Henry Tate

Henry Tate (1873-1926)


Location: CofE*M*186

Born on 27 October 1873 at Prahran, Melbourne, the son of Henry Tate, accountant and Eliza née Mathews. He was educated at the local St. Kilda state school but it was while a choirboy at Christ Church, St. Kilda that Tate became interested in music and in 1895 he enrolled under the controversial George Marshall-Hall (q.v.) at the Conservatorium of Music, University of Melbourne. Tate was blessed with an extraordinary talent and never specialised in one particular area of the arts, for he did more than compose music. 

As a poet he published “The rune of the Bunyip” (1910) and the posthumous “The poems of Henry Tate” (1928). His descriptive but critical music reviews with The Age (1924-26) allowed him to champion the cause of Australian music while arguing passionately for the inclusion of “indigenous inspiration” as a source in contemporary music. His sometime scientific approach to the idea saw him collect many Aboriginal songs and produced a pamphlet “Australian musical resources” (1917).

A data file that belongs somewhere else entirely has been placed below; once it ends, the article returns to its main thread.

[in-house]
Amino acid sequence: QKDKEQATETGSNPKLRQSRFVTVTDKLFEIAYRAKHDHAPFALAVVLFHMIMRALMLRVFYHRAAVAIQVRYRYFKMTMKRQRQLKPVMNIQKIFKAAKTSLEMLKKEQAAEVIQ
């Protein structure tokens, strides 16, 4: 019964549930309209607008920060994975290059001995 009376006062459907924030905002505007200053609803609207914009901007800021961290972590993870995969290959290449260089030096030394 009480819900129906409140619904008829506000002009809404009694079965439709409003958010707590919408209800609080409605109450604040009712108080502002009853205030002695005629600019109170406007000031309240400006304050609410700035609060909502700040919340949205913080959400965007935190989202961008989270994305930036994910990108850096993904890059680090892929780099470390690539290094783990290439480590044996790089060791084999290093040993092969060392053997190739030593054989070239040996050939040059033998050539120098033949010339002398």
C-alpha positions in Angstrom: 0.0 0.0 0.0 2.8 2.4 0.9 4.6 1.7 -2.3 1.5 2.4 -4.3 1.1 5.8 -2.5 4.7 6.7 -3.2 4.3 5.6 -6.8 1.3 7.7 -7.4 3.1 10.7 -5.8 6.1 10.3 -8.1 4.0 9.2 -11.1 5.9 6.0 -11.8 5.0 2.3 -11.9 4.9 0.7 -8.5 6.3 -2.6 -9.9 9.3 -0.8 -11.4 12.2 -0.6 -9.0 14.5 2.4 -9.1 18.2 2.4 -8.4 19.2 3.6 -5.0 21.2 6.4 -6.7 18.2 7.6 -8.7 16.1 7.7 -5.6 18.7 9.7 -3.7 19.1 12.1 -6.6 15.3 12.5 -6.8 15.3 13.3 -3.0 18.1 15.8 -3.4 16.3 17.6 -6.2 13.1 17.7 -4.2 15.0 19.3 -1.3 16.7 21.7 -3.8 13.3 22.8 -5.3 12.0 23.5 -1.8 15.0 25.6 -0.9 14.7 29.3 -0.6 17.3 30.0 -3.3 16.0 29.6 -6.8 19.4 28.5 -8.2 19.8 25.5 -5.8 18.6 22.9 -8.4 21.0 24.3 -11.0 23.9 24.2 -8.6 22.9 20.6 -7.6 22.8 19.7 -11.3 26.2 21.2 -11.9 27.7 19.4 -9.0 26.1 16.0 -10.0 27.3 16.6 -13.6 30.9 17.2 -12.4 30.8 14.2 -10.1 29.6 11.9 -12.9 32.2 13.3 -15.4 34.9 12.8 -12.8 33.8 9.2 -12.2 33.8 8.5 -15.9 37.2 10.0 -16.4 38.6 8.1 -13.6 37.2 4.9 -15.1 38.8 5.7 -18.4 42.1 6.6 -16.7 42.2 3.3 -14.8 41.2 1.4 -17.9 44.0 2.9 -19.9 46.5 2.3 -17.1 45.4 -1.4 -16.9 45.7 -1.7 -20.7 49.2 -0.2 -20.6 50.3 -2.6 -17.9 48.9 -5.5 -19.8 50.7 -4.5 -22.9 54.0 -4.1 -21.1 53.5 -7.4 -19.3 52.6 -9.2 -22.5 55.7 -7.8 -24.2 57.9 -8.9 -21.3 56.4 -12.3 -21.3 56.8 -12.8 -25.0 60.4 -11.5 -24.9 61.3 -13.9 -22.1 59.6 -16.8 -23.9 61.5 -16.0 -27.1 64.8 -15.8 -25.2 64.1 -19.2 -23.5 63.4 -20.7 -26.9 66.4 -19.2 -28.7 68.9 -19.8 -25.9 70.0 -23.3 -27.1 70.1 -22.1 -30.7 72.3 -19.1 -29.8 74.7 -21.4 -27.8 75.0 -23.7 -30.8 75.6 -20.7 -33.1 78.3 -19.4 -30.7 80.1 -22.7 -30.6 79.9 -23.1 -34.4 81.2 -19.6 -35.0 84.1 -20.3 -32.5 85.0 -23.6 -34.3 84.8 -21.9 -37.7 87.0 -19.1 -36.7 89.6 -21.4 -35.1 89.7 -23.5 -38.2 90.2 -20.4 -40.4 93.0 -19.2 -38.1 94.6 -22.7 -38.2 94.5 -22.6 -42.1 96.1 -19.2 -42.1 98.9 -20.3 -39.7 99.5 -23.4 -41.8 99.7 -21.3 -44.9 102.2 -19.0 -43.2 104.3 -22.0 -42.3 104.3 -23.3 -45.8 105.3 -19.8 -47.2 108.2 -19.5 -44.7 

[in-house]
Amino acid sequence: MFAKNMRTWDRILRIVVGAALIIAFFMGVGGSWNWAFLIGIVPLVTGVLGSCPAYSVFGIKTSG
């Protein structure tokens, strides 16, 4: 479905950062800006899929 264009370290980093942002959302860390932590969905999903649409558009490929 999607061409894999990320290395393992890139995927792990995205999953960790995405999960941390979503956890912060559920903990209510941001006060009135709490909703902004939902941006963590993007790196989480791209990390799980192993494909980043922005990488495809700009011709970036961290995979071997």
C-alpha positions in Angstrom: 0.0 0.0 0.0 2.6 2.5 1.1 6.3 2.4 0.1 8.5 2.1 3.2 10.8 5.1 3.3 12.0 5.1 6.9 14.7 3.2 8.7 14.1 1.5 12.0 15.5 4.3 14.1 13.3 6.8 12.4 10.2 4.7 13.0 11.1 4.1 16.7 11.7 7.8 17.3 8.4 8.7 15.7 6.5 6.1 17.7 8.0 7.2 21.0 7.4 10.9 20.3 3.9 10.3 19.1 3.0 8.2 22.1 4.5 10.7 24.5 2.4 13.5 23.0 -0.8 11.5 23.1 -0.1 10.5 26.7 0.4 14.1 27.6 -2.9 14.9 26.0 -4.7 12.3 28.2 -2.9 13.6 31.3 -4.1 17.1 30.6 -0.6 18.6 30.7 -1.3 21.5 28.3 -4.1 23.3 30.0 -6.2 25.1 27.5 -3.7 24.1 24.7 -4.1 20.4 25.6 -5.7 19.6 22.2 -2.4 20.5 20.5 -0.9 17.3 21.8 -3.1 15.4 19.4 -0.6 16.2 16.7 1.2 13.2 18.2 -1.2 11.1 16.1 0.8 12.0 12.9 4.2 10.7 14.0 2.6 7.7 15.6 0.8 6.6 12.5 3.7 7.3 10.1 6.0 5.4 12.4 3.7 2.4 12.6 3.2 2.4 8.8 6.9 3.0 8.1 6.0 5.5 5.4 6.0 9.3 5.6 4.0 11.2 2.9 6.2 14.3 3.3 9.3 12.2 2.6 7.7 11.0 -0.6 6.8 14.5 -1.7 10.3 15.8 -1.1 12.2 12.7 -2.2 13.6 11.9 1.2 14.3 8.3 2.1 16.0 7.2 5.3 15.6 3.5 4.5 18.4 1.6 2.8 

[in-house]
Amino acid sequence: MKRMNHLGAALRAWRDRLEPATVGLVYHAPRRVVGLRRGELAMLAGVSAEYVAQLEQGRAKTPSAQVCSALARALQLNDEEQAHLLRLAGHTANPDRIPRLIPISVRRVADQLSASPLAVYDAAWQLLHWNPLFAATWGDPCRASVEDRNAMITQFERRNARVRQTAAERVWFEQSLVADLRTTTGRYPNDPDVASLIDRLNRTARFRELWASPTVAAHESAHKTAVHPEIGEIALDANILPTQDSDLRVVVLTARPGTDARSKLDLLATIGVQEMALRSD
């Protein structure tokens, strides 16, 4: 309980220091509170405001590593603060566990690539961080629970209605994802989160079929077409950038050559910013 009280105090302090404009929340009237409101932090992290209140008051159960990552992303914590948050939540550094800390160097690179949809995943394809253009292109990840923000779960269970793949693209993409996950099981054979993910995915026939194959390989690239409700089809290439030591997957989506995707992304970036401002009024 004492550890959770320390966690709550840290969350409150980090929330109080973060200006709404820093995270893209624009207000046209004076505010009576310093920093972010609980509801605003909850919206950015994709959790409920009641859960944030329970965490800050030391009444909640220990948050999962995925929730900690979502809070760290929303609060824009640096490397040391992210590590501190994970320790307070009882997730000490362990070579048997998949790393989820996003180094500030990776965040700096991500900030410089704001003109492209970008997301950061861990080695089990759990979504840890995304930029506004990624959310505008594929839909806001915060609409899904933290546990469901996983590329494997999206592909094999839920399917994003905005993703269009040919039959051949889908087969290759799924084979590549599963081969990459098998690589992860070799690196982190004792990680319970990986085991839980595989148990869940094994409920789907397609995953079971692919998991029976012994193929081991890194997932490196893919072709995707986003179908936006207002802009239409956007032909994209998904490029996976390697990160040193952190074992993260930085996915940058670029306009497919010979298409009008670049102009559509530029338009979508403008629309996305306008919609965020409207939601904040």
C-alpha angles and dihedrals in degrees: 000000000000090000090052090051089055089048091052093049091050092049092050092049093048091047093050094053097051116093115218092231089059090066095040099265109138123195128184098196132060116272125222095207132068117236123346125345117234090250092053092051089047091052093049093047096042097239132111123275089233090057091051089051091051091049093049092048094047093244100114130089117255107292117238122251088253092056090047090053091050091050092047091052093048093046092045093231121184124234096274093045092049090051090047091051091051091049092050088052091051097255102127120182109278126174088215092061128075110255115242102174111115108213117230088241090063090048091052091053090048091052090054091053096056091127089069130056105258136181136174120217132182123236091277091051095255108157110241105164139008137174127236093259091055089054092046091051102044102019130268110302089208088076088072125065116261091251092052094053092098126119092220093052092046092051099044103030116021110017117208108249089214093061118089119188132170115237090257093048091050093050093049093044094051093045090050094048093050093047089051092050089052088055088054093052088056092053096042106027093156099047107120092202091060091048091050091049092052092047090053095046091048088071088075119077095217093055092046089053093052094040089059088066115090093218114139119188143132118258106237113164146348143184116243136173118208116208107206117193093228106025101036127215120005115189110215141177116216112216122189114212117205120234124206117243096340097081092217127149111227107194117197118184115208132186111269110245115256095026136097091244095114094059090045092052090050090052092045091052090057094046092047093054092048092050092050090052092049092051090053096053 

Collecting also extended to bird songs, and it was said he had amassed well over a hundred different varieties; while such songs were never lyrically composed in the vein of the French composer Olivier Messiaen in 1949, Tate nonetheless was the first to vision its future use. Among his compositions include “Dawn. An Australian Rhapsody for Full Orchestra” (1922) and “Bush Miniatures” (1925) for which Sir Bernard Heinze (q.v.) promoted. As a teacher, Tate gave many inspirational lectures to the Australian Institute of Arts and Literature for which he was a member. Many of his works were performed at the Institute including the sixteen-part piano cycle “The Australian” (1915). Tate found time to enjoy the game of chess for which he wrote for The Australasian (1914-15), The Leader (1912-15) and The Herald and Weekly Times (1913-14) newspapers, devised more than sixty original problems and was deft enough to represent Victoria. 

Described as “a slight, cadaverous man with great luminous eyes”, Tate’s contribution was his intense interest in developing a unique Australian sound. He died on 6 June 1926 with an estate valued for probate at £41.

ADB Volume 12 1891-1939 (Smy-Z).
The Argus 8 June 1926.